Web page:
Saturday, August 27, 2016
Dying and Rising
Three point five miles, it is, from the place we get our car serviced to our home, and even though the day's temperature was heading into the triple digits, I'm still happy to walk it. Because when you walk, you see things. You're aware of creation.
The sun beats down, the sidewalk fiercely radiant under my sandaled feet. I see the shade cast by the tall trees at the waning of the morning. I cross the street, and walk under the generous cooling shadow of their canopy.
I see a man at the crosswalk, unshaven and smoking and wearing a surplus jacket five sizes too large. It's 97 degrees. He's doesn't appear to be sweating. He does not notice me.
I pass an elderly man, slow but quietly determined. He looks up, he smiles. "Oh, we shuffle along," he says. "Yes we do," I reply, returning the smile.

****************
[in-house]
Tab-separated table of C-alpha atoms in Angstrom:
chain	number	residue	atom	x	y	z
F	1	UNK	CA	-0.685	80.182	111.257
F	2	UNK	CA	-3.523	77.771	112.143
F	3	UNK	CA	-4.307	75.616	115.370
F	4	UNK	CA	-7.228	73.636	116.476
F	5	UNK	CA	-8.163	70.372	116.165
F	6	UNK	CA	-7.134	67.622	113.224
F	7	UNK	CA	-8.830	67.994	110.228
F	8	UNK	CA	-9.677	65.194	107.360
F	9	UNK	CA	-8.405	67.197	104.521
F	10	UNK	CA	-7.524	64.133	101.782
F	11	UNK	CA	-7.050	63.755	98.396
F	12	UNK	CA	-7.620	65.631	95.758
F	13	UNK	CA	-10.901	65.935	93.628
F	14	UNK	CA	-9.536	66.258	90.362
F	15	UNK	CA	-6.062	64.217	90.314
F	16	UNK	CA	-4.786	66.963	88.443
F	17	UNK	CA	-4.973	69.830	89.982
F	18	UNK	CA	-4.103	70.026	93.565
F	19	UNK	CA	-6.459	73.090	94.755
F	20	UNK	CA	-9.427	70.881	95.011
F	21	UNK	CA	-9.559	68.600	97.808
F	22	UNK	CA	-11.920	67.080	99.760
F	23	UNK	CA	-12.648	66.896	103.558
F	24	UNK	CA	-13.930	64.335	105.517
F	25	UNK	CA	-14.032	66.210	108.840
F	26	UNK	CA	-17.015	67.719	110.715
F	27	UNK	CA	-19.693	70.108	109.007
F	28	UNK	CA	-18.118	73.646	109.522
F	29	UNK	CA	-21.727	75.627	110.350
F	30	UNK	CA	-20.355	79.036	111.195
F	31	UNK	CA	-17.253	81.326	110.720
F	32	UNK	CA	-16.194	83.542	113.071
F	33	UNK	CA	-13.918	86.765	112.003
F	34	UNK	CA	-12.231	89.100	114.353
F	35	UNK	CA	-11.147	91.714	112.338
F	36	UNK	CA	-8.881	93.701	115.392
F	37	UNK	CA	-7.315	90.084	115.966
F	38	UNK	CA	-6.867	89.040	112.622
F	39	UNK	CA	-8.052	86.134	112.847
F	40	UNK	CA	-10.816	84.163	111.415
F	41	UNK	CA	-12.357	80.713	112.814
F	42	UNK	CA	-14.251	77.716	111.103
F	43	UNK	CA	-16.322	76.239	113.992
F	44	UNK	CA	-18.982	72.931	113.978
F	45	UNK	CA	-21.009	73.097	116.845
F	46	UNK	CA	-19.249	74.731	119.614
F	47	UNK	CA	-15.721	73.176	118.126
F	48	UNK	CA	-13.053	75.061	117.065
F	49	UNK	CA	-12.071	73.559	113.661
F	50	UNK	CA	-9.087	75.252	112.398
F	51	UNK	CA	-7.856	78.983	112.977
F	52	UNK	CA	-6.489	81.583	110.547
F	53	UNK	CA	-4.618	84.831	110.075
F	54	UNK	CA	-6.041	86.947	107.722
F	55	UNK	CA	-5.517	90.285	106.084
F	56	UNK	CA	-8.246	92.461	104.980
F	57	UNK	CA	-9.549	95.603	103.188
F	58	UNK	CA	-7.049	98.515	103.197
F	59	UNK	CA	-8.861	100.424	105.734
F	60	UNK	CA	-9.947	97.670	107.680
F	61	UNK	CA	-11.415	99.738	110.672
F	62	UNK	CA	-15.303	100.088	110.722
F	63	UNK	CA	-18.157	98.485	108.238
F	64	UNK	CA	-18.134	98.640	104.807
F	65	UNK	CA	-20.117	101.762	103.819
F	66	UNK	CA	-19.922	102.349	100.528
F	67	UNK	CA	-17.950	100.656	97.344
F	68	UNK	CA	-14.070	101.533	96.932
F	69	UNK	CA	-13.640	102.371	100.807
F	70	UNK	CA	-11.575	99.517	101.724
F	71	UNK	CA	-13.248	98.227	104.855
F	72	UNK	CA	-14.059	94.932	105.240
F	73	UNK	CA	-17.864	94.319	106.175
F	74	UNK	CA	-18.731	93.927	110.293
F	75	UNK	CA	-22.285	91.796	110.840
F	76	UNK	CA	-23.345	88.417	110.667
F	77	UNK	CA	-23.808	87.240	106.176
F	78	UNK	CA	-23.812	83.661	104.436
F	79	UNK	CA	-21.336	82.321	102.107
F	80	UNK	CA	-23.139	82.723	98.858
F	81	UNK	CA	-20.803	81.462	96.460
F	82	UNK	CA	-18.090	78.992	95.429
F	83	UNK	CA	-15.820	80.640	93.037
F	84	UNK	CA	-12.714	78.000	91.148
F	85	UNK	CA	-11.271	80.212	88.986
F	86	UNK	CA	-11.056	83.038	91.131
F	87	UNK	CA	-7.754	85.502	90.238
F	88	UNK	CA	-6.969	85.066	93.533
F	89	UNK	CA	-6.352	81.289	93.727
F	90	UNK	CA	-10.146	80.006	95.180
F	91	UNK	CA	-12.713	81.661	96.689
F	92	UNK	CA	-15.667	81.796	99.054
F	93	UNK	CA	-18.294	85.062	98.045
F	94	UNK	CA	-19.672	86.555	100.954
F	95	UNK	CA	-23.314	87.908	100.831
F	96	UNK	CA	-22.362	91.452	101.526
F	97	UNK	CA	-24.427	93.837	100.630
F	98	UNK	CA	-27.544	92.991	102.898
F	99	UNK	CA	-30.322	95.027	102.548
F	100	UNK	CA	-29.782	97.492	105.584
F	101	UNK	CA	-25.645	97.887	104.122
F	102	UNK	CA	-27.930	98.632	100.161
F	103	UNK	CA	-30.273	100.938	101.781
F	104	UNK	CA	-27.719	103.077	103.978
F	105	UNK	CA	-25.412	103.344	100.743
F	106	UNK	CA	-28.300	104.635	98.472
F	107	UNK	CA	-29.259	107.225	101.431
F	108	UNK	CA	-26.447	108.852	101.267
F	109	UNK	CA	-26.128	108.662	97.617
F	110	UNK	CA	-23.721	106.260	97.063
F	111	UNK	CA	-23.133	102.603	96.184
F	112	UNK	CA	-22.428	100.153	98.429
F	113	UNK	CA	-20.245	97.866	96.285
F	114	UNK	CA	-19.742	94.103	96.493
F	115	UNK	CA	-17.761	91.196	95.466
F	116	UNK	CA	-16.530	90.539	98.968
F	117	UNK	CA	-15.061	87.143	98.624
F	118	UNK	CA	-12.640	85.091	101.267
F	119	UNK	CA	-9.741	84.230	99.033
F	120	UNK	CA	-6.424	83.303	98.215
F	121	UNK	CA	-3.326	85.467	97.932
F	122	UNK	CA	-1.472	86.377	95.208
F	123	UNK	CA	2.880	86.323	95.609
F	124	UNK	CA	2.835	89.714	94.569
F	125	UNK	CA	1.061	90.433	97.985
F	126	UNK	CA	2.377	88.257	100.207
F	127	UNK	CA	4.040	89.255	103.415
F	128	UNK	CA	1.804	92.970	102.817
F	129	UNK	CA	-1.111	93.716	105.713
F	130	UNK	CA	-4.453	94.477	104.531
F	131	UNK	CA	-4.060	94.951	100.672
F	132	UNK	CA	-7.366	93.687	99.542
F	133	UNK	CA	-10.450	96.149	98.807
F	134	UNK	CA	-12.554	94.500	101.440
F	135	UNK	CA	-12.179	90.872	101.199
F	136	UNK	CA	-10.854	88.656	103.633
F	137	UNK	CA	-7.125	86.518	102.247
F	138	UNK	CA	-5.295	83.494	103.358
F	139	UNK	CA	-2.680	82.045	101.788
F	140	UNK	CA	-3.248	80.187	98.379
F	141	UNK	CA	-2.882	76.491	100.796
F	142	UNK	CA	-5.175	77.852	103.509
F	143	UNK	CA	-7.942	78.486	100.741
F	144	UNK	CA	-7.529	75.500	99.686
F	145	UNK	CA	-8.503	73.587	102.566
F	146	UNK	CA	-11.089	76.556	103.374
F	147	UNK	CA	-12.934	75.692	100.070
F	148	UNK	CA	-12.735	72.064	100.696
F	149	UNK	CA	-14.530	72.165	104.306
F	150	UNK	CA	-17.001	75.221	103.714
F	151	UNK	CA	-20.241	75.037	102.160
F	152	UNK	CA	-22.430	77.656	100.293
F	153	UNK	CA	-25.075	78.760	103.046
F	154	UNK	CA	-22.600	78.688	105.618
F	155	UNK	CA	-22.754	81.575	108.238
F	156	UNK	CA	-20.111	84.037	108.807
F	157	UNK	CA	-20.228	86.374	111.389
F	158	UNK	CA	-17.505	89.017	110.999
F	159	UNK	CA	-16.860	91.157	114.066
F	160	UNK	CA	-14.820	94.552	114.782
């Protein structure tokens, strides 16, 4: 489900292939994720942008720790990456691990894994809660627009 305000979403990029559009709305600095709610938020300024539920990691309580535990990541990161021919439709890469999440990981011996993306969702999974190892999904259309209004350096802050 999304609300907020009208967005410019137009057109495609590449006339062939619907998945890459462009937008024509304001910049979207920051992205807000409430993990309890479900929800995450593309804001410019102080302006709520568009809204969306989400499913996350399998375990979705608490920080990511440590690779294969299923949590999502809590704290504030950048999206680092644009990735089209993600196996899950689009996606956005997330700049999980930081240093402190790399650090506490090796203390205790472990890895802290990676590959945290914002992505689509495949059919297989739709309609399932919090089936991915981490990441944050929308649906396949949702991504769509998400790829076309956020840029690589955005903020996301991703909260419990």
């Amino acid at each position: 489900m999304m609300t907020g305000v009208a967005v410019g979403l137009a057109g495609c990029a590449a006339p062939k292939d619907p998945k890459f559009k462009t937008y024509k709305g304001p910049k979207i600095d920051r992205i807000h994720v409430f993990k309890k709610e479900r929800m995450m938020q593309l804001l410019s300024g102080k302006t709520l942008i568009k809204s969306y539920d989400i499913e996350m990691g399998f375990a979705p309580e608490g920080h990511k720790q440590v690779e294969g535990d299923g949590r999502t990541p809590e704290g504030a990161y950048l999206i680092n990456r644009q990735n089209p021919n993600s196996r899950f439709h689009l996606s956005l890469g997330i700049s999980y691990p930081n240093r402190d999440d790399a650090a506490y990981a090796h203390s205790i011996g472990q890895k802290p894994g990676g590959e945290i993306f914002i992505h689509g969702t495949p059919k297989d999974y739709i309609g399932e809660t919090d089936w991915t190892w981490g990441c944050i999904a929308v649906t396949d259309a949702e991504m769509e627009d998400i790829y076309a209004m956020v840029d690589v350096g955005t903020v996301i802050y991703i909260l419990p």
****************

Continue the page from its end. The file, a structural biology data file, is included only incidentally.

And at a bend in a road, deep in the heart of a suburban neighborhood, I pass a church. It's the same church I always pass when I walk that way, only now, it isn't.
Meaning, it is the same building. It is still a church. But it is no longer the church it was.
For years, for decades, it had been a Korean congregation, small and independent. Presbyterian. But the bold, blocky, assertive fierceness of hangul text has vanished like smoke.
This is unsurprising. The Korean community has moved on, out into the sprawling exurbs, just like the immigrant Scots who once filled my grandfather's church moved out of Queens.
That church is dead. But the church still lives.
In the parking lot, a fleet of lightly-used 12 and 15 passenger vans, each white, neatly numbered. I count them. There are at least a dozen.
"Christo vive!" announces the bright new sign, along with worship times, all in Spanish.
It is, I reflect, one of the great strengths of a faith that inherently transcends culture and language. It can adapt, can adjust, shaping and forming itself to the reality it encounters.
Oh, we shuffle along. Yes. We do.